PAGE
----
Trump win could be dramatic for Norwegian economy
Norwegian researchers think a President Trump could trigger a trade war and stagnation that would have an impact on Norway.
The Trump triumph came as a shock and can be calamitous in many ways, also for Norway, according to Norwegian research circles with expertise in international trade.
Trump might do as he has indicated and establish high import duties and barriers against other countries in an attempt to protect US industry.
A result can be lower oil prices and reduced demand for other Norwegian export products.
Stock markets nosedived after the Republicans won the elections in the USA, but they rebounded afterwards, as did the Oslo Stock Exchange.
“Norway is a very small country that is largely dependent on the economic conditions of its partners in trade,” says Arne Melchior at the Norwegian Institute of International Affairs (NUPI). He is a senior researcher and leads a research group that studies international economy.
Melchior points out that if Trump follows through and rips up the USA’s trade agreements and establishes high protective tariffs against other countries, this can in worst case lead to trade wars.
“This will have an impact on everything from the price of oil to lower demand for other goods we export,” he says.
Promised to protect the USA
Protectionism is one of Trump’s obsessions, explains Melchior.
“Trump has attacked free trade throughout the election campaign and depicted the USA as a victim of unfair competition from abroad,” he says.
“The repercussions of imports from China have impacted the White middle class in the USA and that’s a large reason why he won the election,” says the NUPI researcher.
Trump’s notion of the USA being out-competed by other countries and his promise to do something about it were applauded by the masses, even though Trump did not get the majority of the total vote.
“Some of this development is caused by American corporations flagging out,” says Melchior.
Limited by signed agreements
However, Melchior stresses that we do not really know what Trump is actually going to do, or fully what he would like to do.
“What is he capable of, and what are just empty slogans?”
Melchior points out that the next president is limited by trade agreements involving the WTO that have been signed by the President and ratified by Congress.
Nevertheless, these agreements do provide some leeway for protectionism. The member countries can react to distortion of competition, such as price-dumping, from the countries from which they import goods.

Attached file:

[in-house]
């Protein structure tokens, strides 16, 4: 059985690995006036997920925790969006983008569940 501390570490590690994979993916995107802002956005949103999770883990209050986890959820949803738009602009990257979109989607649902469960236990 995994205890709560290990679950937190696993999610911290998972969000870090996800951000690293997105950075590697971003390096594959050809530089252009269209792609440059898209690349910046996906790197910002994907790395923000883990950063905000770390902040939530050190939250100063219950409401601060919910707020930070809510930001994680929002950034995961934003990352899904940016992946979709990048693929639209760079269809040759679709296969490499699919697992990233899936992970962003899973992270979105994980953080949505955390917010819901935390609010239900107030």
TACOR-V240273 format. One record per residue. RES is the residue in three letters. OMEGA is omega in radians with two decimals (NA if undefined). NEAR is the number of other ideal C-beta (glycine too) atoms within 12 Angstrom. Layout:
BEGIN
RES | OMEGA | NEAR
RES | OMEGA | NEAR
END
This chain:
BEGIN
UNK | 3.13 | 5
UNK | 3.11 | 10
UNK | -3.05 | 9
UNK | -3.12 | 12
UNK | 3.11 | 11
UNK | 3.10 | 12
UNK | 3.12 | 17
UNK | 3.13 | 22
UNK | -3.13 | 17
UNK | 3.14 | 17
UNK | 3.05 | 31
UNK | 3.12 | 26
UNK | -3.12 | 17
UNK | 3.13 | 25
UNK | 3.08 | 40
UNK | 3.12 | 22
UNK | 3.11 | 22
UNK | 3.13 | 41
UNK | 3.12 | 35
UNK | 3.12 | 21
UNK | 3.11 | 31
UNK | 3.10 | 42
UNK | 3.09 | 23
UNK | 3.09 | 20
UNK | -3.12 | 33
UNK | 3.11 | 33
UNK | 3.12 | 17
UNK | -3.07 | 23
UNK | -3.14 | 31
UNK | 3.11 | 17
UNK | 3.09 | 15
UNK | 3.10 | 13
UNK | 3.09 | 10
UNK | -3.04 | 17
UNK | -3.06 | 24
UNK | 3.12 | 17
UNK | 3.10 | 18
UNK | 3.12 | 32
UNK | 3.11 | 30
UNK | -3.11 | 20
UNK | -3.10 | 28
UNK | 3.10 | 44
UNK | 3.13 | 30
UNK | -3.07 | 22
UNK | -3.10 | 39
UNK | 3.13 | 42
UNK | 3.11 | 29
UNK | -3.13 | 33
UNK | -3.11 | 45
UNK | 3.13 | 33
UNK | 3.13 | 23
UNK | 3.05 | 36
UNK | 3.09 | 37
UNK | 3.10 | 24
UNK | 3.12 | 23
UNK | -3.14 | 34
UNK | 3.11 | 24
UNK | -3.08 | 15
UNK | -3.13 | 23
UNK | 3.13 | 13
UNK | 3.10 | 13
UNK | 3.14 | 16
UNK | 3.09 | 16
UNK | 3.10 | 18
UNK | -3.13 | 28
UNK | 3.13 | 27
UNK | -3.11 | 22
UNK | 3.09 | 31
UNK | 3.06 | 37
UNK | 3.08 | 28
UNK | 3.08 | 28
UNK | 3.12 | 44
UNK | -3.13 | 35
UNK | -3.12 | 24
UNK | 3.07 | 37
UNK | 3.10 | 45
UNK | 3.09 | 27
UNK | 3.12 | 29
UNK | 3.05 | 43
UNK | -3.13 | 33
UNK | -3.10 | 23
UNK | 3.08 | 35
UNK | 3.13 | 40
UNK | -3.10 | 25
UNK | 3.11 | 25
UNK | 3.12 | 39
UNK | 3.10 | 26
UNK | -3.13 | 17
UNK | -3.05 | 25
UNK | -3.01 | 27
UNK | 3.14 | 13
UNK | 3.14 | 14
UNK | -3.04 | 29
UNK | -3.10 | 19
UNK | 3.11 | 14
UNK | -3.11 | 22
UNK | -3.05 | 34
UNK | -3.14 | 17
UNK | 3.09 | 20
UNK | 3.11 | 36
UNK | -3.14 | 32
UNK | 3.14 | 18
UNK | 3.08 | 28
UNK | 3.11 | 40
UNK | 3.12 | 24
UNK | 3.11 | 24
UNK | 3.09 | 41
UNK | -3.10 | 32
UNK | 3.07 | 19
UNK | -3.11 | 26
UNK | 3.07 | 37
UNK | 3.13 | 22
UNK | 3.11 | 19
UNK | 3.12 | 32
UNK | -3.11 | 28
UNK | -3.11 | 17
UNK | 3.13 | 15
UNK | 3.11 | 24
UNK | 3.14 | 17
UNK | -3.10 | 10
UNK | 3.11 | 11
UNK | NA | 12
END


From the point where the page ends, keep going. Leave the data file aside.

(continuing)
“Therefore they might initiate more monitoring of other countries’ subsidies of goods which they export to the USA,” he says.
Direct impact on Norway
Trump is primarily afraid of trade with low-cost countries, so high tariffs specifically aimed at Norway are unlikely, reasons Andreas Moxnes, of the University of Oslo’s Department of Economics.
But it would be damaging for the world economy if Trump contributes to unpredictability in trade policies and in a worst-case scenario – a global trade war. That would have considerable negative consequences for all countries, including the Nordic countries.
“We know this because research shows that economic integration is essential for growth in productivity and economic development,” stresses Moxnes.
Shaking things up
The 45th president could shelve trade agreements that have not yet been ratified, based on what was said during the election.
“This applies especially to the TPP agreement for the Pacific Ocean region, which entails many of the Asian countries, except China and South Korea.”
Nor is India a party to it either.
“This also sheds doubts about the TTIP agreement, which Norway could choose to be part of. But Trump first has to get an administration up and running and maintain relations with Congress,” says Melchior.
Weak wage development
Trump is dependent on the support of the legislative bodies. But there are trends in American politics going the same way, also among the Democrats. Bernie Sanders strongly opposes the Trans-Pacific Partnership.
“Clinton also talked about bolstering the country’s trade defences,” Melchior says.
The poor income developments for the middle class have made it necessary for many to have multiple jobs. Hourly wages in American industry have stood still for several decades.
At the same time, the richest sliver of the population has become increasingly wealthy.
“This has provoked masses of people,” says Melchior.
Nevertheless, establishing policies that would help level out the distribution of wealth in the USA is no easy task. Increasing public spending is highly controversial, as the debate and opposition to affordable health care (“Obamacare”) demonstrated.
High import duties will raise costs of goods
Yet the American president has quite a lot of political leeway in foreign affairs, including international trade policies, confirms Moxnes.
Trump can probably carry out sweeping reforms if he wishes. He has not really explained yet what he plans to do, or at least detailed how his changes will be implemented.
“High import barriers in the USA would make goods in the stores more costly,”points out Moxnes. This would hurt voters and also hurt many American companies who use foreign sub-suppliers.
So the policies we see coming in 2017 might be less radical than the promises made during the campaign.
In any case, if the USA follows through on its restrictions on price-dumping we can expect higher tension in world trade.
“This will have impacts on Norway too, as there could be lower demand for Norwegian exports.”
So far, we do not know whether Trump will be a soft version of himself or a hard Trump like he was in the election campaign.
“We have to hope for the best,” says Melchior.
Translated by: Glenn Ostling